I’m a remembering woman.

When I sit on the metro in Washington DC I sometimes forget that I am a woman. I sit with my legs comfortably apart so that my thighs don’t rub because it’s hot and the vinyl seats stick to them. I look out the window and sometimes I forget that my stomach rolls when I slump like that. When a man sits down next to me because the metro is crowded I cross my legs and I sit up a little straighter and I don’t take up space because I remember, I am a woman. He has headphones in; he reads the newspaper. He sits in that empty seat and he doesn’t notice that I am sitting next to him.

Sometimes in class, I forget that I’m a woman. When I make a point–– a really organized articulate point–– and  my voice doesn’t waiver or ascend when I speak it I forget that I am, in fact, a woman. When my professor looks surprised that those very strong, steady, and accurate words just came out of my mouth I take a short breath and I remember that I am a woman. “That’s just what I was thinking… I don’t know,” I add. I smile. My best coy nervous smile.

My professor stares at me blankly. “Don’t do that,” she says flatly. She knows, she’s a woman too.

At work I forget that I’m a woman often. I make coffee and burn my hands and they are stubborn calloused things. I take up space cause I know what I’m doing. I’m an employee; a manager. A customer tells me that their coffee is wrong. I apologize, I’m a woman, after all. I didn’t actually make that cup of coffee. They ask to speak to the manager. I laugh that awkward laugh and push my hips forward so I don’t seem quite like my 5’10” self and joke about how silly it is that actually I am, in fact, the manager, and that a macchiato is, in fact, made of espresso and does not, in fact come with caramel as Starbucks would make you believe. And I even watch myself bat my eyes because maybe just maybe if they find me pretty and small the coffee thing won’t matter anymore.

I give them a refund. They tell me they won’t be back. I blame it on my being unattractive. I remember: I’m a woman.

In North Carolina it’s hard to forget that I’m a woman. Some from there wear white gloves and dress up all nice. They call themselves ladies. I’m not a lady but I do remember that I’m a woman. They say Hillary Clinton is just too severe to be their type of woman. They laugh lovely laughs about why they don’t identify as feminists. They’re women.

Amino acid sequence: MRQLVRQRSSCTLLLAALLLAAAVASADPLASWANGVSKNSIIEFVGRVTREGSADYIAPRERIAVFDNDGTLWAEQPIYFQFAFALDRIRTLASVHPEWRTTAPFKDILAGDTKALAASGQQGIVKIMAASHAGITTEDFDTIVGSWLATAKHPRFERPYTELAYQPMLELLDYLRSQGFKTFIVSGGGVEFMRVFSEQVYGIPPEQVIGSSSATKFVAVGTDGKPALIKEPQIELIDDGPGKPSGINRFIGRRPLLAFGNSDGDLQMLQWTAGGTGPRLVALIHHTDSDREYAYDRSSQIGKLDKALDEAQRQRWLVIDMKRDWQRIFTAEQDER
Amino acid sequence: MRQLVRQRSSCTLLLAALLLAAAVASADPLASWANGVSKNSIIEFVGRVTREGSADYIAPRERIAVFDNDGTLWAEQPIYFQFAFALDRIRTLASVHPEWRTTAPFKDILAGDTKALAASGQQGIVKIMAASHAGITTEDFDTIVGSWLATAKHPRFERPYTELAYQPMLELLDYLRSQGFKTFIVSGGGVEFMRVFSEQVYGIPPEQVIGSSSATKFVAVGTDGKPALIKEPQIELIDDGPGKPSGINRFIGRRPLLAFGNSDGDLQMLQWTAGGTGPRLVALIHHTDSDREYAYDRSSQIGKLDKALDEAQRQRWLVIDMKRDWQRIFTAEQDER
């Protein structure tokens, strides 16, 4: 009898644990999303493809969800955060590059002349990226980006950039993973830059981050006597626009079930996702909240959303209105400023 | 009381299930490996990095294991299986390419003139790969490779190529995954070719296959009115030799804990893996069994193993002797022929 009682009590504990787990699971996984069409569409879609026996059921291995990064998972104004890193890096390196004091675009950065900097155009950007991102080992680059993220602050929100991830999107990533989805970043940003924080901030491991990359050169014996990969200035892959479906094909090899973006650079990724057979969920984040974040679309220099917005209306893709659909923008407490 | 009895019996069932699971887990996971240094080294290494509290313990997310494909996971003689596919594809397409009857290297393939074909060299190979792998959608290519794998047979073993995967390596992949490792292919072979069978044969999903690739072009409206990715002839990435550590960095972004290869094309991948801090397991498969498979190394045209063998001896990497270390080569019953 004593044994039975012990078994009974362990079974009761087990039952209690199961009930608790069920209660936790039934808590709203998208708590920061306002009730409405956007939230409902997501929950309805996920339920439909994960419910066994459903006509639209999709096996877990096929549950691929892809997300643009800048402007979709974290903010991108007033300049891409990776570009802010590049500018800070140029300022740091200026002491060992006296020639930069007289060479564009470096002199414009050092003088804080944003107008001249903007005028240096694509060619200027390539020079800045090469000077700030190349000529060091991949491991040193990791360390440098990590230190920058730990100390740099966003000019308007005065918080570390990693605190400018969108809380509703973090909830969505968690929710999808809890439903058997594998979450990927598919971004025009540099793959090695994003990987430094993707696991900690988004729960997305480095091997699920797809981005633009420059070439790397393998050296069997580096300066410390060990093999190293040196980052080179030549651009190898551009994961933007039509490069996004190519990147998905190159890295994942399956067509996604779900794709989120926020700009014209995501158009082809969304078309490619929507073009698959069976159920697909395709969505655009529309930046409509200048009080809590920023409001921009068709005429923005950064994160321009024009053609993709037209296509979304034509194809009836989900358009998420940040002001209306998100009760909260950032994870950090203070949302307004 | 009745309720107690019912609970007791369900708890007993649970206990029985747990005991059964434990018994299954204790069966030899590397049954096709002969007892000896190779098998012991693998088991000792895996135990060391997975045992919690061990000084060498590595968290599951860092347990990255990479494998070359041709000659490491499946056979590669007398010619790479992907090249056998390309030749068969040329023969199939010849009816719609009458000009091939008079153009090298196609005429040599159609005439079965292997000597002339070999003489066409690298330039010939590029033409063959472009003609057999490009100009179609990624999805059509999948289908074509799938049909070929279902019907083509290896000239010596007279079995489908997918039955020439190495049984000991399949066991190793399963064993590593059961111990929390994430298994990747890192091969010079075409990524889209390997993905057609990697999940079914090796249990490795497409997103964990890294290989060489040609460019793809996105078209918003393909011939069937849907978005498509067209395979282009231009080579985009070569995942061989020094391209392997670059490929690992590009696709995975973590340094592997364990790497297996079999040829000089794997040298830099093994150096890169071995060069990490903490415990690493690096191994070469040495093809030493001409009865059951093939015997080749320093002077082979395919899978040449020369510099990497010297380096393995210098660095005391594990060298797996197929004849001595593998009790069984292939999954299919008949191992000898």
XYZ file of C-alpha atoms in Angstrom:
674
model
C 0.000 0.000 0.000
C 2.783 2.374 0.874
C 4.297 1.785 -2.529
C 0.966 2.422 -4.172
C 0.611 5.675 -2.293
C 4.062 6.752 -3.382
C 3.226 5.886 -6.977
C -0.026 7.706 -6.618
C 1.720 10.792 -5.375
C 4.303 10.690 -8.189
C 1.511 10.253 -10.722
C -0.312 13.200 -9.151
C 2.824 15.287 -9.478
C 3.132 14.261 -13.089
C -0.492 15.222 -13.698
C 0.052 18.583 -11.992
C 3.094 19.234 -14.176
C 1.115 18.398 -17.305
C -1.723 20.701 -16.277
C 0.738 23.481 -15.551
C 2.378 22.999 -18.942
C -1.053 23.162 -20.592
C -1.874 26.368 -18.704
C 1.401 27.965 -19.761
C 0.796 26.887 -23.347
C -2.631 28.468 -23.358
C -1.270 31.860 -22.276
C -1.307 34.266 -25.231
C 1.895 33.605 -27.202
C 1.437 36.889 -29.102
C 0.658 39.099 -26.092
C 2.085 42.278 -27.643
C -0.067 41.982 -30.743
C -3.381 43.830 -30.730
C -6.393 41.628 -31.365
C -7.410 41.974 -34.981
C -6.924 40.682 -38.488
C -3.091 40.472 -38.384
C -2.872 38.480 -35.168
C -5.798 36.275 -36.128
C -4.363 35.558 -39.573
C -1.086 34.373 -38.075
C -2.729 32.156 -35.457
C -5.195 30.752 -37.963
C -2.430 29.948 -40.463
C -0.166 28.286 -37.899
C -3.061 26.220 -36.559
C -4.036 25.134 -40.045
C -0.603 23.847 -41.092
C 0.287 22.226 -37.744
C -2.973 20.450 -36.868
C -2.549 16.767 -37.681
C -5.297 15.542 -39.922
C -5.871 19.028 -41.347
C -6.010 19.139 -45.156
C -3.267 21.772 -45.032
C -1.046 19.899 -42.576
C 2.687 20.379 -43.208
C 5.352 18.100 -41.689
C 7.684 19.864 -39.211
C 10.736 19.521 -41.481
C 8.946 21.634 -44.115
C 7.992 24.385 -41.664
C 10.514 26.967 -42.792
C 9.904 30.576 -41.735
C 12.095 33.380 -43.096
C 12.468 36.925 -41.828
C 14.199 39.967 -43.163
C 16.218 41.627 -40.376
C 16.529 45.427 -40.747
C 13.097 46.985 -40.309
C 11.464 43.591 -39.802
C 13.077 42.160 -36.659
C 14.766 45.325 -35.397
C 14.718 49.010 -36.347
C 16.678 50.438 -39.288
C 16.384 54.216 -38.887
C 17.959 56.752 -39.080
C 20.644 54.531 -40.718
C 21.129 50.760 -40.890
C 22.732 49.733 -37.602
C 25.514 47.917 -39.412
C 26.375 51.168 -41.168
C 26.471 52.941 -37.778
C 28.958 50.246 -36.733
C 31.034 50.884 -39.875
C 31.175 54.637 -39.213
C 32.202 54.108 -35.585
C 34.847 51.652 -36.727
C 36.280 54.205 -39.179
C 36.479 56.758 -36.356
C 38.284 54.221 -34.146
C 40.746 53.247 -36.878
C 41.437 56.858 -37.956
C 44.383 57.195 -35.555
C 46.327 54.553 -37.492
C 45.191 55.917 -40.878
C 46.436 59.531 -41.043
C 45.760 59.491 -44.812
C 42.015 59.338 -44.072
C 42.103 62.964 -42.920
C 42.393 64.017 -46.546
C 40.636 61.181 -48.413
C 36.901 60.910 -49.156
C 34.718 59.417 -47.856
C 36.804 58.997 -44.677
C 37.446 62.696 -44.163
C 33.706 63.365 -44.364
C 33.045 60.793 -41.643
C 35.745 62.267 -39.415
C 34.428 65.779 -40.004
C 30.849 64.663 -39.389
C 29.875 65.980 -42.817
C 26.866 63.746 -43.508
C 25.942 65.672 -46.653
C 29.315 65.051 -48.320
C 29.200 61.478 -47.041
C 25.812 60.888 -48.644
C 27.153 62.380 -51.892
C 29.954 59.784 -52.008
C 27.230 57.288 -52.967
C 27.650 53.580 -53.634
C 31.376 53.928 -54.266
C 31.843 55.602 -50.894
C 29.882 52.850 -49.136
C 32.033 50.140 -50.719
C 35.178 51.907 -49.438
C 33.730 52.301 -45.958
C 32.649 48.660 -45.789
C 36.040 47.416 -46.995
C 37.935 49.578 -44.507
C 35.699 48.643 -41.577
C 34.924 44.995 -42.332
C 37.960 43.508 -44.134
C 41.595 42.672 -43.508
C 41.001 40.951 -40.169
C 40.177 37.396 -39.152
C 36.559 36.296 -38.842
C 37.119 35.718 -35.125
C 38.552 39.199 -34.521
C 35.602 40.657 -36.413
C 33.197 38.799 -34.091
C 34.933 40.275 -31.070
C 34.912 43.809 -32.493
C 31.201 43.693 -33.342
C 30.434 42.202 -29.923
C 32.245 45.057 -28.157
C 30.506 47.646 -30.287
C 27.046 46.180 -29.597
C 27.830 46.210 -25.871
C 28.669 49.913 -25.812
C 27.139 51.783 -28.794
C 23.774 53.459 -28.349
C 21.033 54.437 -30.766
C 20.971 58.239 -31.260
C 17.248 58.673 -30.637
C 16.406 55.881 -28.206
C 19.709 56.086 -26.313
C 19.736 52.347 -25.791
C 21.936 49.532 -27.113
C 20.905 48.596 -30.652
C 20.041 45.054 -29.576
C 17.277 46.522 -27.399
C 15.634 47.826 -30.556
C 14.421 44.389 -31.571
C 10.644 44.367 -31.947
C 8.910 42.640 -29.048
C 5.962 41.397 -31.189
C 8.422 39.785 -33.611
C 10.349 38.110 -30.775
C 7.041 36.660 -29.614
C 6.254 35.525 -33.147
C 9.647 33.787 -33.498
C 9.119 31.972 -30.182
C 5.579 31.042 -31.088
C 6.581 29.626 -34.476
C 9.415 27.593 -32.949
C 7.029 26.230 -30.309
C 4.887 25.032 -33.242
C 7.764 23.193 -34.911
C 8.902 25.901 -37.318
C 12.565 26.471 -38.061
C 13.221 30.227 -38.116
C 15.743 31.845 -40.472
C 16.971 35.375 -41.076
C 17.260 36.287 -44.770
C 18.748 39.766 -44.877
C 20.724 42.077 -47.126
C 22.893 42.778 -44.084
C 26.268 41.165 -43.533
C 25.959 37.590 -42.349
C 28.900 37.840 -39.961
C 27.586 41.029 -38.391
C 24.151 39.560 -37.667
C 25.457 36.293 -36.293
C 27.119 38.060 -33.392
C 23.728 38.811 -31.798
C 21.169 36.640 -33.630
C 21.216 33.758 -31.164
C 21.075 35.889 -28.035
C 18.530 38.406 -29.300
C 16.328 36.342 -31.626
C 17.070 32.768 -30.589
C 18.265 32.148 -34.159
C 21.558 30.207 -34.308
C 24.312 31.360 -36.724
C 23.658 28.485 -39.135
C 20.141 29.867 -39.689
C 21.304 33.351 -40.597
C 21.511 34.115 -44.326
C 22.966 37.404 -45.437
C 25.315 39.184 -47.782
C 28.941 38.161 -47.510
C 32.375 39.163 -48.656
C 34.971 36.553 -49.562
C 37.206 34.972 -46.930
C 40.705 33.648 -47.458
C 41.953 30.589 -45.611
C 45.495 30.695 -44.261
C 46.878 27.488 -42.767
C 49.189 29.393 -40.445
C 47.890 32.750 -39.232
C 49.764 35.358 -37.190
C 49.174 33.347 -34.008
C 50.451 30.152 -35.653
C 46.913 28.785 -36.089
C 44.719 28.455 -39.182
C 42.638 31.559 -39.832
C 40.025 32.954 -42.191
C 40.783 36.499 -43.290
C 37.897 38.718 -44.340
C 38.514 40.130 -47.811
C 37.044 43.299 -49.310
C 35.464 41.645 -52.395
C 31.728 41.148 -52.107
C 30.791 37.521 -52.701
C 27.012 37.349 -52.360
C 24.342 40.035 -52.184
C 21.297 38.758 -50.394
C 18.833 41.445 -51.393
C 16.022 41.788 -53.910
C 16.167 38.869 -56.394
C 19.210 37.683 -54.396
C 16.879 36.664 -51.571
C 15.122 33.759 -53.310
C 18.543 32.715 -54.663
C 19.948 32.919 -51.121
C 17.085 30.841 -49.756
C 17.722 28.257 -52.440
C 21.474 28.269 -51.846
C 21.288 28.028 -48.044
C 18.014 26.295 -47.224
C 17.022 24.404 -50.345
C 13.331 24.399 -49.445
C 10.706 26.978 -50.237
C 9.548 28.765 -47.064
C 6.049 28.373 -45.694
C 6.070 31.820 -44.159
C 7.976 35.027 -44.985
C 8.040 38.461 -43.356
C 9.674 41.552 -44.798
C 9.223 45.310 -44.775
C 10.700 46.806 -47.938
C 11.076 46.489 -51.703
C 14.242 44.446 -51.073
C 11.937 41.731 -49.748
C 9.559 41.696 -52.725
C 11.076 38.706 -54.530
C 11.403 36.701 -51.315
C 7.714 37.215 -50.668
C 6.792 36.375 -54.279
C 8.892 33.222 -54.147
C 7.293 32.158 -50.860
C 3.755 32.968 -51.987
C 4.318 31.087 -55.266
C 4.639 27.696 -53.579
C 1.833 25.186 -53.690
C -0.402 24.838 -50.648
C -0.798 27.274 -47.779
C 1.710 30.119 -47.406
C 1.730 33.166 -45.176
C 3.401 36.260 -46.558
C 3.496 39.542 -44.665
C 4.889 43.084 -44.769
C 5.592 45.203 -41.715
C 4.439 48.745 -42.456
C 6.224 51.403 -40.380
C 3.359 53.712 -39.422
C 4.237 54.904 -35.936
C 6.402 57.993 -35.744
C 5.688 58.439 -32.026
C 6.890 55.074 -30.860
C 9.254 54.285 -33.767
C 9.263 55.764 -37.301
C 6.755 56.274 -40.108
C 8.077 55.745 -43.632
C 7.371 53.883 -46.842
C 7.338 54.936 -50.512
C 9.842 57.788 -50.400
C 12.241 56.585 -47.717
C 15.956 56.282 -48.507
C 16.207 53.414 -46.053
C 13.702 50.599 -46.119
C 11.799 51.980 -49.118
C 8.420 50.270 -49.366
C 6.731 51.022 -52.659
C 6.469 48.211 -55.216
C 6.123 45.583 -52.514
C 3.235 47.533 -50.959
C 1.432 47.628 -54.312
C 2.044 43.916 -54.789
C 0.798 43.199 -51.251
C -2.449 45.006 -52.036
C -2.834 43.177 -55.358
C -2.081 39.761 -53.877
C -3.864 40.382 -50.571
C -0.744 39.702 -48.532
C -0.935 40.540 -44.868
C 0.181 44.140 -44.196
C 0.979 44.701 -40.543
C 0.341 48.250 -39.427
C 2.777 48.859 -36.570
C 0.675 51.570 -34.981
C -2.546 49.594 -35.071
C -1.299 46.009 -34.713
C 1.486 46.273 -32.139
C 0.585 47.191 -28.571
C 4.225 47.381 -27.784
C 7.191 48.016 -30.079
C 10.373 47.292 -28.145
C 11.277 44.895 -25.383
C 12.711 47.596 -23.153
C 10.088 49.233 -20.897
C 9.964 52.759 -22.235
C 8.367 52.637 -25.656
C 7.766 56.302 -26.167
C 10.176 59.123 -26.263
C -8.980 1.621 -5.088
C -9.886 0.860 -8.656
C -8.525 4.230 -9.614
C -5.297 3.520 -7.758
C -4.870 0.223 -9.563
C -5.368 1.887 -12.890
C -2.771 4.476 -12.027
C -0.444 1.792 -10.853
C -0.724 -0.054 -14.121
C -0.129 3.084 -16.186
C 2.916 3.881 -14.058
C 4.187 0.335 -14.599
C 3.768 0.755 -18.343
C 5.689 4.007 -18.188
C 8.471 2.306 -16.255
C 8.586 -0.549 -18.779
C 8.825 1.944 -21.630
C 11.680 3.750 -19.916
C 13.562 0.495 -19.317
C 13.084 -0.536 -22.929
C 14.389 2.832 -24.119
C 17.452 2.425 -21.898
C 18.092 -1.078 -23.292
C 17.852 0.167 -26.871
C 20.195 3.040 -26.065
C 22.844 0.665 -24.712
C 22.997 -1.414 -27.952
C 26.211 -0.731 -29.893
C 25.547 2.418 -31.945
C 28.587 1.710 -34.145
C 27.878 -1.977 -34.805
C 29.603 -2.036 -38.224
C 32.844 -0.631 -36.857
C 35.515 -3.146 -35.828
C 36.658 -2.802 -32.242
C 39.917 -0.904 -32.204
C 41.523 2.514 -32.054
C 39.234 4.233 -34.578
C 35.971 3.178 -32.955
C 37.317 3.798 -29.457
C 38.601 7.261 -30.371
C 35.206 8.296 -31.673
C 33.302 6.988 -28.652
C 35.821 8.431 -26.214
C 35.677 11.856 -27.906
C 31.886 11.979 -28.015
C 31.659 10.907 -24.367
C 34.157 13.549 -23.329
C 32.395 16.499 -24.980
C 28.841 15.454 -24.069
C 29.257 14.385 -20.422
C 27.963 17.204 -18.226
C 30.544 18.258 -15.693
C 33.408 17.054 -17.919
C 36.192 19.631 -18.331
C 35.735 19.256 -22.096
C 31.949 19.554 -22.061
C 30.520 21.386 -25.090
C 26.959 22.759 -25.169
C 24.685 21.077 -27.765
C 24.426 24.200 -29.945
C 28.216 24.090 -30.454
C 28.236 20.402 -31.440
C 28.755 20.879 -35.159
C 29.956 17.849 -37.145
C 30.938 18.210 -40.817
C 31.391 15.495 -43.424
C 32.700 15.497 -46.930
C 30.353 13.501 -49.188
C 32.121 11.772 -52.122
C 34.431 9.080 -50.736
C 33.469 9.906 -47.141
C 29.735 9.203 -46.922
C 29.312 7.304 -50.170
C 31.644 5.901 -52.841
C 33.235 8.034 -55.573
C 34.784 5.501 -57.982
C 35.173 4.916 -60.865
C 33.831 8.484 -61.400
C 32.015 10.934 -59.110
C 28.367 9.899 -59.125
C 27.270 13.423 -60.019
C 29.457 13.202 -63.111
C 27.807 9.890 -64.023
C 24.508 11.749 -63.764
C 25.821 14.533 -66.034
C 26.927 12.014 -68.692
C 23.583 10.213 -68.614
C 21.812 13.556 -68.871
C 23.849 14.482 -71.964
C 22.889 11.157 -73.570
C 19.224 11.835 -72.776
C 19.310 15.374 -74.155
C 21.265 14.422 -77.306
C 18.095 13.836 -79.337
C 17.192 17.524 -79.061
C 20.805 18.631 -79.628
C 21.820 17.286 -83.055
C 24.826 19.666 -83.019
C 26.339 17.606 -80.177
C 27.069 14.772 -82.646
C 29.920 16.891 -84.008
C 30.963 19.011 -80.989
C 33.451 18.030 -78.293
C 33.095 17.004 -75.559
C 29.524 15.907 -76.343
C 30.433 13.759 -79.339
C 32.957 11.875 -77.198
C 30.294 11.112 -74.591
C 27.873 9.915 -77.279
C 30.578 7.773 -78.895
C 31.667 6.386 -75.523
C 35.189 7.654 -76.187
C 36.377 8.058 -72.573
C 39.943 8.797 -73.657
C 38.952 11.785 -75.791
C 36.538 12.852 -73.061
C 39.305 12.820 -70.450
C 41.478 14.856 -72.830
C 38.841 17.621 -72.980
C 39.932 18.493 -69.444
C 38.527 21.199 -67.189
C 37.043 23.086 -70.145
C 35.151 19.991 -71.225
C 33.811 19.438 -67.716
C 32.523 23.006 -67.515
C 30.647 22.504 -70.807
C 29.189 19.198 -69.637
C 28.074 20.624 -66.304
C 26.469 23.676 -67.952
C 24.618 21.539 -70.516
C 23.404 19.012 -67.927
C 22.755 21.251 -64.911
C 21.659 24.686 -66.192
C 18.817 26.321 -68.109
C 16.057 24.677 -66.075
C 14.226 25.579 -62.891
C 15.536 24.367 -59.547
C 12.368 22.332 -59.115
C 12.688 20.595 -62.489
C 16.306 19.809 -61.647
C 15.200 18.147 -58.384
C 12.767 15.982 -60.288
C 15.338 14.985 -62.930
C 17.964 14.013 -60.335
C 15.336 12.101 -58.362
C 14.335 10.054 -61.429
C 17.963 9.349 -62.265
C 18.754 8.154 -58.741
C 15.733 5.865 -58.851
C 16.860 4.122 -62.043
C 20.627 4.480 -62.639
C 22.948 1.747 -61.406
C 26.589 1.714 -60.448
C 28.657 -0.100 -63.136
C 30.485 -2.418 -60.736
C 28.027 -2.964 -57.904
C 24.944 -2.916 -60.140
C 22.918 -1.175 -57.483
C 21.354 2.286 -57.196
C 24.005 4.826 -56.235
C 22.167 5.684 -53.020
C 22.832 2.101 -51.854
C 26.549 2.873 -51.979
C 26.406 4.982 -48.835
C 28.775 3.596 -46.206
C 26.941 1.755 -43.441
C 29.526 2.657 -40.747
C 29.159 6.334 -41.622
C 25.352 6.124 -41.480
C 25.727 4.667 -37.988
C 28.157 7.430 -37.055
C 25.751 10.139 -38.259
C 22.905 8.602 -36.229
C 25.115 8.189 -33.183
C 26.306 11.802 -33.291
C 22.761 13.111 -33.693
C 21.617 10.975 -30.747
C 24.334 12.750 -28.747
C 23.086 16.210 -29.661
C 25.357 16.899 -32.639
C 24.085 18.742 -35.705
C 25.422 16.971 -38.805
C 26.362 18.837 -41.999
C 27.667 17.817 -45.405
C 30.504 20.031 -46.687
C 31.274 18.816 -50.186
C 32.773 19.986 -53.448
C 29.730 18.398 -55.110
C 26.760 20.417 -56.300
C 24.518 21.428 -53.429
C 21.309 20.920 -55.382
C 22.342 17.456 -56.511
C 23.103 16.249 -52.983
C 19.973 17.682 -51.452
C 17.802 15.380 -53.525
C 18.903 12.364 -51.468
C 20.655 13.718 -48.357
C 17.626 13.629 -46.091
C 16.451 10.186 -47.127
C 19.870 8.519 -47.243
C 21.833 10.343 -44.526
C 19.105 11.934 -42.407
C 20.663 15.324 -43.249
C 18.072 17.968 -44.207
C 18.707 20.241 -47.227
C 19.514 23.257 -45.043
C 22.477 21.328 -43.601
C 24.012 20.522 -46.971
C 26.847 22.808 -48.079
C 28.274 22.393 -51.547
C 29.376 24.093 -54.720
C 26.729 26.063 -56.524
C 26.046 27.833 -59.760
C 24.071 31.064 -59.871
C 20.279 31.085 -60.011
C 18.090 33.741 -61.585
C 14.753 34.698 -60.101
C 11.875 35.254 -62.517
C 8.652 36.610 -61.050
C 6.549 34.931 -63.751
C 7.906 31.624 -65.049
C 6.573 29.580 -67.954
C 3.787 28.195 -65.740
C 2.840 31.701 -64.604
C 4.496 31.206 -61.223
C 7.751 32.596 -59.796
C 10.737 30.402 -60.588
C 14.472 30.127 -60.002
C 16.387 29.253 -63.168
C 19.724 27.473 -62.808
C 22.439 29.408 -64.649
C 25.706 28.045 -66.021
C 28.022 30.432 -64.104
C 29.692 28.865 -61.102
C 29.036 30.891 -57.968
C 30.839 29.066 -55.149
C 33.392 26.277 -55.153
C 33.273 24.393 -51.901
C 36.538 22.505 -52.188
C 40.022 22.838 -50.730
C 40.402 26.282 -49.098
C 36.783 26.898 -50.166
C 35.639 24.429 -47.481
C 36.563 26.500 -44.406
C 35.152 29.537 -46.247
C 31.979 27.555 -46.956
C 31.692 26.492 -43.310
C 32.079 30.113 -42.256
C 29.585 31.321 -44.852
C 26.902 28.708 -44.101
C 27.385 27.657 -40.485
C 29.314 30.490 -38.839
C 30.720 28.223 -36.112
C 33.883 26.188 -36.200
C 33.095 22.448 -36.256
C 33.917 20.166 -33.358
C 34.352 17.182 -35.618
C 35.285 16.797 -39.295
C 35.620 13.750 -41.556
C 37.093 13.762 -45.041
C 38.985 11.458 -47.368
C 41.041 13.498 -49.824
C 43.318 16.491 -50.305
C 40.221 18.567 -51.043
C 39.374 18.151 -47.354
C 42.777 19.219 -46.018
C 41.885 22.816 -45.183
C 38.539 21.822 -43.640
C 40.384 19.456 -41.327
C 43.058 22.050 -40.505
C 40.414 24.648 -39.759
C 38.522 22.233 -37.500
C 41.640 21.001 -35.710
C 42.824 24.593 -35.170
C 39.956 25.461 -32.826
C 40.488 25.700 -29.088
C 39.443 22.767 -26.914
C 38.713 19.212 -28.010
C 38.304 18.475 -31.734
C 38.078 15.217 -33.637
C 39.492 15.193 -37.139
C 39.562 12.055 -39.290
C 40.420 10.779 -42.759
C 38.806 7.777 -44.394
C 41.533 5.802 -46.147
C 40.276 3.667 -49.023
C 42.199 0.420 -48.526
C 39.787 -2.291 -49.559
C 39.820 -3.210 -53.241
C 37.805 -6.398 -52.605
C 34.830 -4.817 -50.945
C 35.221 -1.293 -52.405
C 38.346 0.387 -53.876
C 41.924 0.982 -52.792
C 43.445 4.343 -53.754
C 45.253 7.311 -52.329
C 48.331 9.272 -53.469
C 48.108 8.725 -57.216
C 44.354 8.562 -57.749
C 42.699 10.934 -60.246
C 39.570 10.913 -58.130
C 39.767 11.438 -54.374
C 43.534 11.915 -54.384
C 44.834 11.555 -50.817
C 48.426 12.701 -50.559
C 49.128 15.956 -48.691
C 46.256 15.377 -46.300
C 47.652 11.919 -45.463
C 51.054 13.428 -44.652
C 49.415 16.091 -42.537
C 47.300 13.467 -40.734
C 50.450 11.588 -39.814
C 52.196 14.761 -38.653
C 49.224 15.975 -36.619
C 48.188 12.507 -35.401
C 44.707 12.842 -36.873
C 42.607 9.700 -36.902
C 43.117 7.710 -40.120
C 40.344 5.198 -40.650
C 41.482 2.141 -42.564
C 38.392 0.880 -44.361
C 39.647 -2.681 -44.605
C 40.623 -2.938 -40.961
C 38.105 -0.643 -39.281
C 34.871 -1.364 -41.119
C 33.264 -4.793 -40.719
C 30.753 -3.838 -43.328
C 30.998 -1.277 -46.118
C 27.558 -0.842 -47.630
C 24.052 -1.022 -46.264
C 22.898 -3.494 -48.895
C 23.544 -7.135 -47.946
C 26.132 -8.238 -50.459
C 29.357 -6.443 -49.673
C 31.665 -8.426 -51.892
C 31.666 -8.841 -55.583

My friend Emily and I hike together in this same state. We talk about intersectionality and sex and books and how we are growing as humans. She reminds me that I’m a woman. The storm clouds move across the mountain. It’s a beautiful reminder.

In India I don’t forget that I’m a woman. I walk down the street and men slow down next to me to stare. I’m unsettled cause I feel like they hate me and they want me and they are so confused by me and my being a woman. They approach me like I’m both some object and also more powerful than they could ever know. Sometimes I smile halfway because I too, know that women can so contradictory. They talk to me often and sometimes I reply and sometimes I let them take my photo and sometimes I just don’t feel like it.

I can’t forget that I am a woman in India. An American woman in India. And American White Educated Non-Tourist Woman in India. Because I see a woman wearing shorts two days ago and give her the same looks the men here give me when I walk to class. Why are you wearing those. Don’t you know. Where are you from. I find myself wondering if the closest thing I’ve gotten to assimilation is just judging another woman. Still, I never forgot that I am a woman.

I’m sitting at a coffee shop with the other cluster of unusual white people in this city. I’m reading Sylvia Plath and drinking an espresso before going to class. I read her words and my palms start to sweat with the caffeine and her words are just human text and I slowly slip out of my gender and into her brilliance. “She’s the crazy one right?” A priest says this to me. The three lines across his forehead means he worships Shiva and has renounced his belongings. He’s a Sadhu. “It’s so sad.” He smiles. We share a literary moment, in English no less, and it’s more than welcome. I remember, I’m a woman. I identify with her crazy twenty year old self navigating and defining her womanhood. I cry over this book. In private.

When I cry I certainly remember that I am a woman. But in private I don’t pay mind. It’s not a shocking reminder. No one has to do it for me. It doesn’t jar me or confine me or make me suck in my stomach and slouch over this time. My womanhood is welcome here. It sits softly on my shoulder and pours out of me like the gorgeous water of whatever femininity I care to attach myself to at the moment. I hear my own mouth open for myself and cooly state, with a gross hic of a laugh, “Hey, guess what? You’re a woman.”


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